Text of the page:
A group of refugees are seen walking near Erzurum city of eastern Turkey
Depo Photos/ABACA/ABACA/PA Images
A Catholic bishop in Turkey has warned his Church lacks enough priests and places of worship to meet the needs of refugees and local residents, many of whom seek to return to Christianity or learn more about it.
"We need priests, nuns and laypeople who can help with the formation and daily pastoral care of Christians, which is made more complex by great distances", said Bishop Paolo Bizzeti, an Italian-born Jesuit heading Turkey's apostolic vicariate of Anatolia. "We also have Muslims who don't intend to convert but wish to learn more about Christianity and help us convey its true values to Turkish society. This really is a land of opportunity for a Church wishing to become missionary again".
In a interview with the Milan-based Famiglia Cristiana weekly, the 71-year-old bishop said the mass influx of refugees to Turkey had also "opened a new historic chapter for Christianity". However, he added that resources remained severely restricted, with some Catholics having to travel huge distances to attend Mass. While Catholics had "increasingly locked themselves up in churches and convents", Bishop Bizzeti said, Anatolia's Protestant denominations had founded 120 new communities, as well as publishing books and setting radio and television networks.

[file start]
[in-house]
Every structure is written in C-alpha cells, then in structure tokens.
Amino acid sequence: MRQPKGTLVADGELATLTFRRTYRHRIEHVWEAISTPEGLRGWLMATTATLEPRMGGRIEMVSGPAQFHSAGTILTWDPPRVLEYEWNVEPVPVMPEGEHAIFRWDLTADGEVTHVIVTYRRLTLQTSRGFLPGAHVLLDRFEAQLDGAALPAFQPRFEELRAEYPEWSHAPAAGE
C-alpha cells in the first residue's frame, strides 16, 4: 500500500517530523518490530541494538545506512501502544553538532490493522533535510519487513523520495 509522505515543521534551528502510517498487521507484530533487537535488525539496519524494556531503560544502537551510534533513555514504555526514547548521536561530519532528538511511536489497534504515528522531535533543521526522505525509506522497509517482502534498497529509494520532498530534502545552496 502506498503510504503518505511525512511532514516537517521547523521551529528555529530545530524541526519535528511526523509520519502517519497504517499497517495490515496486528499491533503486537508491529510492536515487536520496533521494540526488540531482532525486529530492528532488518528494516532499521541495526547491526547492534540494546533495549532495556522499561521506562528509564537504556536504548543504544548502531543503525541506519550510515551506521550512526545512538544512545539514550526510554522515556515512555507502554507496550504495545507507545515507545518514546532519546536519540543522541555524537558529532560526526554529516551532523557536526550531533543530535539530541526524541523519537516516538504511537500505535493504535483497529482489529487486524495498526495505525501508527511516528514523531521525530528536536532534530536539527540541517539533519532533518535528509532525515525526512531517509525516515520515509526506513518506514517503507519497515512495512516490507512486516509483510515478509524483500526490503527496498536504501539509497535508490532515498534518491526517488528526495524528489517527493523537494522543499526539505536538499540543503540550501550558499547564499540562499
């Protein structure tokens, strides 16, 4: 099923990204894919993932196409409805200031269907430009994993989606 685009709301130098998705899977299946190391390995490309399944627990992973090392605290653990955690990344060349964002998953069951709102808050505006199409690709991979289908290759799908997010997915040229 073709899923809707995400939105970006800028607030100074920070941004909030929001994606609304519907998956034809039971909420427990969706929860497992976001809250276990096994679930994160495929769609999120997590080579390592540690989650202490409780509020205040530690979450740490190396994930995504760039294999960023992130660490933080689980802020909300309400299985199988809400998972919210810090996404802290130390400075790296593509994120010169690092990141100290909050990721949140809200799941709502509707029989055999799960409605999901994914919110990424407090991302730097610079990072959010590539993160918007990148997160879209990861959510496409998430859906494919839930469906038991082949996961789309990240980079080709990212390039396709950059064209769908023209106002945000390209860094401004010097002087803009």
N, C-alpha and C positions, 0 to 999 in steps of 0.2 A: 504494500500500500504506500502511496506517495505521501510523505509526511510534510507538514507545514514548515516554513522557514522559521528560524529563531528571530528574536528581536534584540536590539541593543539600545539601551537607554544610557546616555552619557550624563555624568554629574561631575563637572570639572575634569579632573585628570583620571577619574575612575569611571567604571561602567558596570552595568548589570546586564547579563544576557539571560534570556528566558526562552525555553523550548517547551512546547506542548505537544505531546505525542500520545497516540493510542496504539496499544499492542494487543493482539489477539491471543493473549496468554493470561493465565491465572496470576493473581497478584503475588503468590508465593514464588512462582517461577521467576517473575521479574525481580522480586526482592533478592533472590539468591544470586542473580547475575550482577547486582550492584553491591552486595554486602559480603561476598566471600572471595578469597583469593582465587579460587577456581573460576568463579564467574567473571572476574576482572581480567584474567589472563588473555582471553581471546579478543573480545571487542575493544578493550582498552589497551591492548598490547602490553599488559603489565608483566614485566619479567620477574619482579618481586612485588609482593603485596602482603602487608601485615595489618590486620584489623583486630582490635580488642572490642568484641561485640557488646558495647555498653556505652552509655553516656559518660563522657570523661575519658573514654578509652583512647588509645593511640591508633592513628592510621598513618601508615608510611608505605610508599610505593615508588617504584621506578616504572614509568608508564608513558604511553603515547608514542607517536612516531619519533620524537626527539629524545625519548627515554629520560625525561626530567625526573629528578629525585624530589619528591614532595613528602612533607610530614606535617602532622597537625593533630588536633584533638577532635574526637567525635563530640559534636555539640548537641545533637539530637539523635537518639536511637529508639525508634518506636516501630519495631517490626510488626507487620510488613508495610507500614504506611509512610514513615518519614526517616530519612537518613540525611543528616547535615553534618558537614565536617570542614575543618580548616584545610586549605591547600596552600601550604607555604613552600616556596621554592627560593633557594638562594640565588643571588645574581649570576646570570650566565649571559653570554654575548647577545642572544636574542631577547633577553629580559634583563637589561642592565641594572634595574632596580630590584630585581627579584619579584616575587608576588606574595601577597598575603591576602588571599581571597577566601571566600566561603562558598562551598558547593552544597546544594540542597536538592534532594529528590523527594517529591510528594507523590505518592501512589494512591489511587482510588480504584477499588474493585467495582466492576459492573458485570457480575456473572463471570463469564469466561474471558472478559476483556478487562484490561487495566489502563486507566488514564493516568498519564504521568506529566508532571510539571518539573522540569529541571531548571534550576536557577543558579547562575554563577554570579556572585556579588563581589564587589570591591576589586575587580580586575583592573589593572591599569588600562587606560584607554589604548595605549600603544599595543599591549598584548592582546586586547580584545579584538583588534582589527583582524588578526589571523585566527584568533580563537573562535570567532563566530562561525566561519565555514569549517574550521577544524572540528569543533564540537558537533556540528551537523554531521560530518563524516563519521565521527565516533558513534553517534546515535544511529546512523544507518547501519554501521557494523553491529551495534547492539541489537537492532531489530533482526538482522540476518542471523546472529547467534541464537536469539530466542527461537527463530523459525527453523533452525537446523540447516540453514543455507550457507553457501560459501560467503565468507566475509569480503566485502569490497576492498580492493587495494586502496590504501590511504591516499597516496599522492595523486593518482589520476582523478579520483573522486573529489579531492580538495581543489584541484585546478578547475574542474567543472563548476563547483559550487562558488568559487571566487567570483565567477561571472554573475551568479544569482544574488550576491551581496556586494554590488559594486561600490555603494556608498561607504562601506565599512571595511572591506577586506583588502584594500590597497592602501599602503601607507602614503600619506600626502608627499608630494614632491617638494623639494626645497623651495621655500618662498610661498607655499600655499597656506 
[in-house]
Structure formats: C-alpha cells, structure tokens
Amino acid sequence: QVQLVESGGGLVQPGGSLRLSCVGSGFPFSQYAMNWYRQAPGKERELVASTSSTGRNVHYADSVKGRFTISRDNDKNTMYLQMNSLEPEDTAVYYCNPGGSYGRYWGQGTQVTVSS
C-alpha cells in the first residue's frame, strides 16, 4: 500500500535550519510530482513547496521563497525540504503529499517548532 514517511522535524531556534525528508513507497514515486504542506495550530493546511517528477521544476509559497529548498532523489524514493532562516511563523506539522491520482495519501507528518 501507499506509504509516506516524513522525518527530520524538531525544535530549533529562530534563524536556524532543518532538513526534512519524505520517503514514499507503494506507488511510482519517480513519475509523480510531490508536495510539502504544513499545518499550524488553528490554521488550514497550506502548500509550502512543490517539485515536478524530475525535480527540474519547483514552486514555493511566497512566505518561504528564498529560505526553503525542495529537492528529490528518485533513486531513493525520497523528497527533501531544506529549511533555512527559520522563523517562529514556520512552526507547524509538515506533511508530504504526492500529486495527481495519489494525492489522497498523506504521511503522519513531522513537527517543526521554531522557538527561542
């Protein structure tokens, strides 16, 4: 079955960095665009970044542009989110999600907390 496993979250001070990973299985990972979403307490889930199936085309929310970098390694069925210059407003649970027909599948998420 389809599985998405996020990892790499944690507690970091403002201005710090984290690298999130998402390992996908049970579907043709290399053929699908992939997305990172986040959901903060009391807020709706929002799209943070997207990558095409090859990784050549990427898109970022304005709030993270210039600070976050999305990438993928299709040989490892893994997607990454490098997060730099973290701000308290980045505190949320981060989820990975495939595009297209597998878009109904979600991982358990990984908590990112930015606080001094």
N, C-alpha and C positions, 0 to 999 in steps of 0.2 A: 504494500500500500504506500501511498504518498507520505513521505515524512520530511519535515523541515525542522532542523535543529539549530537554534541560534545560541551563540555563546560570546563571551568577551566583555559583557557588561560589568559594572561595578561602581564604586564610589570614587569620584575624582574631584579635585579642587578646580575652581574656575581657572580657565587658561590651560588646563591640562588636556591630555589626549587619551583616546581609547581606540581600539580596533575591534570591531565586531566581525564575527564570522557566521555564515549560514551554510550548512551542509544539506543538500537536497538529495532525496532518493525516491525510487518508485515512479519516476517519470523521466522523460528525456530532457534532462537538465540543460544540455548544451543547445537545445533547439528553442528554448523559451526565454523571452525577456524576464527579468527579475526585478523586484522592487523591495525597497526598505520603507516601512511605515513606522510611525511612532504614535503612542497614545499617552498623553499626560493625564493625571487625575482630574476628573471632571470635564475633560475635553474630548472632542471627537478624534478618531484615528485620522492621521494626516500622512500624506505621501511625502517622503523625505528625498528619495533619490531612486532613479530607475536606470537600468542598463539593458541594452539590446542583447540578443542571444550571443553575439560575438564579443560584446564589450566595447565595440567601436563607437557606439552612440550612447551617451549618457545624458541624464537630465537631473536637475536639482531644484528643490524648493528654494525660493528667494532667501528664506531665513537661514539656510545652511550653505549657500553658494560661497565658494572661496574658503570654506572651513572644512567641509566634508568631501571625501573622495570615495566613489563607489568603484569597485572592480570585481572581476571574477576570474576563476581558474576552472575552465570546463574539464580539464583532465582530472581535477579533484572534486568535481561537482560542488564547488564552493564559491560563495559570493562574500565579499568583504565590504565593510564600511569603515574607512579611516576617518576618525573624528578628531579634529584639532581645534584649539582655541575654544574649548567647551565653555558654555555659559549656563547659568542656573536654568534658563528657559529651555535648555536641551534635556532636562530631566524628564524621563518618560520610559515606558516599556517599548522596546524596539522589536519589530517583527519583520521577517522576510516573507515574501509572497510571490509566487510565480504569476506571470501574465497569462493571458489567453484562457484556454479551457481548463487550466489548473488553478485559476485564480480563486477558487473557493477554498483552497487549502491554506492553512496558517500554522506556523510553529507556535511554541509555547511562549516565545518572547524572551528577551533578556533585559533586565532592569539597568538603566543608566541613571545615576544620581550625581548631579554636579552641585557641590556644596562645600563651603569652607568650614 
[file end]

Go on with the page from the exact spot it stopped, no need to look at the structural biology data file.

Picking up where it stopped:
"Some families have preferred to lose everything rather than deny their faith - but they lack a proper Christian education and we're not equipped to meet their pastoral needs", the apostolic vicar said. "Beyond the local faithful, the presence of Christian refugees has also opened up an enormous opportunity for the Church. But the Church is accustomed to being closed within its own borders, and no missionary work has been done".
Christian minorities have long complained of being denied rights in Turkey, most of whose 75 million inhabitants are Sunni Muslims, and have faced problems recruiting clergy, establishing associations and obtaining building permits. During a November 2014 visit, the Pope urged greater tolerance for the Catholic Church, which has seven dioceses and apostolic vicariates in the country, with 54 parishes and 13 pastoral centres, but is still trying to reclaim around 200 properties listed before a 2012 parliamentary commission.
Besides being denied legal recognition, the Church has also suffered a wave of outrages, including the 2010 fatal stabbing at Iskenderun of its Bishops Conference president, Bishop Luigi Padovese, and the murder in 2006 of a priest from Italy's Rome diocese, Fr Andrea Santoro, in his church at Trabzon.